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ARTICLE |

When a Doctor Hates a Patient, and Other Chapters in a Young Physician's Life

Joseph S. Alpert, MD; Helle Mathiasen, PhD
JAMA. 1987;257(20):2831. doi:10.1001/jama.1987.03390200171038.
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ABSTRACT

Enid and Richard Peschel have collaborated to create another fine contribution to the new and growing field of medical humanities. In this interesting volume, Richard Peschel, MD, recounts a number of gripping events recollected from his internship and early medical training. Each tale describes a moment of considerable intensity when doctor meets patient. Following each of these short narratives, Enid Peschel, PhD, describes similar encounters drawn from art, music, and literature.

For example, Richard Peschel tells of a harrowing experience during which he wheeled a patient with an acute myocardial infarction past a stretcher carrying a corpse to the morgue. Enid Peschel counters with such literary parallels as Montaigne's dialogue between death and life, Tolstoy's "The Death of Ivan Ilych," and W. B. Yeats' poem, "An Irish Airman Foresees His Death." Another medical anecdote concerns a hostile, hateful patient; the literary parallels discussed include William Carlos Williams' "The Use of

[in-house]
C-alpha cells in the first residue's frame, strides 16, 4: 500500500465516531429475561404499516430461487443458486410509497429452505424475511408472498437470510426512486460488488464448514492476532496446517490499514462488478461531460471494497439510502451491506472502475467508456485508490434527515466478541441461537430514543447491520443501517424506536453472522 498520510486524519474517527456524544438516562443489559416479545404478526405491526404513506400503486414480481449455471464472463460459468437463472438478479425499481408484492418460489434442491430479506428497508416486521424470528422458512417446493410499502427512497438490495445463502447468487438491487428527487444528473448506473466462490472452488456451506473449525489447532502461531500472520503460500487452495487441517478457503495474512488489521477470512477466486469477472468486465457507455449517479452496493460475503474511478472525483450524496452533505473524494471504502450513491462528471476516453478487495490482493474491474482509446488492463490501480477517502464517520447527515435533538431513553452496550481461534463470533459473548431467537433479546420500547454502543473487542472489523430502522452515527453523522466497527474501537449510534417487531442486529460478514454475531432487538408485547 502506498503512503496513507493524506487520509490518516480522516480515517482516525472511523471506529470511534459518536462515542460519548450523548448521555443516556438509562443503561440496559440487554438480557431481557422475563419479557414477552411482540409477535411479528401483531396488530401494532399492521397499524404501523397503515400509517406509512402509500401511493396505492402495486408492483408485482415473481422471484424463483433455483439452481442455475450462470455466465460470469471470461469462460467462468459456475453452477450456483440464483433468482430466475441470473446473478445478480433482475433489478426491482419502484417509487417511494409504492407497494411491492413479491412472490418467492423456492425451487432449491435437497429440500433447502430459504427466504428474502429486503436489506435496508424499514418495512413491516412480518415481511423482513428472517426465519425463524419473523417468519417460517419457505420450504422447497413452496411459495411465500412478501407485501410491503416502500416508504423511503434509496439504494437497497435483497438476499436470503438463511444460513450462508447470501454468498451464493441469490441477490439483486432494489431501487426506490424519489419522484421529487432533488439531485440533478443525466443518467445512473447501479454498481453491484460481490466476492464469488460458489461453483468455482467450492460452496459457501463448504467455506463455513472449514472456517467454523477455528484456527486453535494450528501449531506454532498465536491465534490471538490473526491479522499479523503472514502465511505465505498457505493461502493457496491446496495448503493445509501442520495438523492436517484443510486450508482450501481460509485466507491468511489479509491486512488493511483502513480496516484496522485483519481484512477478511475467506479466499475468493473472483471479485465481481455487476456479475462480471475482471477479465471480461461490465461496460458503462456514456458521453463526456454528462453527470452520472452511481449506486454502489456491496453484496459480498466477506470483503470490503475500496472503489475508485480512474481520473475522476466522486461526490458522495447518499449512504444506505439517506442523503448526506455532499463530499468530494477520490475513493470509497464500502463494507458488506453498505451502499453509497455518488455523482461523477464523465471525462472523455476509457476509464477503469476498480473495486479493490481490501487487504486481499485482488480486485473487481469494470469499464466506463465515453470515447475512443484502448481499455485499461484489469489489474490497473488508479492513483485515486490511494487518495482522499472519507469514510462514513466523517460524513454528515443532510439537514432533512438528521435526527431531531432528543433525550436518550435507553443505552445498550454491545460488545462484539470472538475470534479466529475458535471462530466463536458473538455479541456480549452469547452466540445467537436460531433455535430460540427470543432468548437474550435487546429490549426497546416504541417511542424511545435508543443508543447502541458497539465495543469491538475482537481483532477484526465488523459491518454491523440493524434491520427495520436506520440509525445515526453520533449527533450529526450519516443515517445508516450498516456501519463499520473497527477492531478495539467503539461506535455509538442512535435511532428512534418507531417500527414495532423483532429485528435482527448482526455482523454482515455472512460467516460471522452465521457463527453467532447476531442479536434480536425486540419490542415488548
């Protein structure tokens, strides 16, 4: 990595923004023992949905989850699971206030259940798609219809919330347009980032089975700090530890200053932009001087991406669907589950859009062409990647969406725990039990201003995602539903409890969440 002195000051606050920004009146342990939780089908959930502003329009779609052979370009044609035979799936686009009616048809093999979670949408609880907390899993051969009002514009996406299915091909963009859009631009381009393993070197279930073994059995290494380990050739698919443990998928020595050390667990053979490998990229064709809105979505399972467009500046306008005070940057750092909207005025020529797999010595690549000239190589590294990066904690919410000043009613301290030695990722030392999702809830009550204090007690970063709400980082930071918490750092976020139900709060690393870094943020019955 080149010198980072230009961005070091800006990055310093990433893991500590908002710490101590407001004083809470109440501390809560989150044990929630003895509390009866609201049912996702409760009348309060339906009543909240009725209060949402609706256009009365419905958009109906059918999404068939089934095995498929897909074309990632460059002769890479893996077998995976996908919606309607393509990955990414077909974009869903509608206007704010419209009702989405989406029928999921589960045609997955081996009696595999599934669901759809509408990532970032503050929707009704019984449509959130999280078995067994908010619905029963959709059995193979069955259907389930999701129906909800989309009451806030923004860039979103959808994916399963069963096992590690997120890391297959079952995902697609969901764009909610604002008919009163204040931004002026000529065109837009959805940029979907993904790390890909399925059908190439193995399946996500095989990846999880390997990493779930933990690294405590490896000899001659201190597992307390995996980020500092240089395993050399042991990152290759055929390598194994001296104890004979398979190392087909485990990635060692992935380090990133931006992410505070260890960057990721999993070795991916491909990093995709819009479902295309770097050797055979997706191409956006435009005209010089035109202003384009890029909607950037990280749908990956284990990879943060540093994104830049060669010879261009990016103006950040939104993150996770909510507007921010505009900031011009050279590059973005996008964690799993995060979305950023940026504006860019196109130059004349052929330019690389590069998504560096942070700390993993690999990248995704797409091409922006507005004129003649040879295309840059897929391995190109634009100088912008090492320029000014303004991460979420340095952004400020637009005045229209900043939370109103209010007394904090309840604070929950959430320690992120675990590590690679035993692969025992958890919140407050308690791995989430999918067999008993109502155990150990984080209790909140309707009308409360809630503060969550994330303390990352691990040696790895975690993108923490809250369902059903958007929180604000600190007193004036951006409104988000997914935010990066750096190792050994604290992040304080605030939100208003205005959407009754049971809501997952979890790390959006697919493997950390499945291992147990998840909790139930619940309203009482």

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The American Medical Association is accredited by the Accreditation Council for Continuing Medical Education to provide continuing medical education for physicians. The AMA designates this journal-based CME activity for a maximum of 1 AMA PRA Category 1 CreditTM per course. Physicians should claim only the credit commensurate with the extent of their participation in the activity. Physicians who complete the CME course and score at least 80% correct on the quiz are eligible for AMA PRA Category 1 CreditTM.
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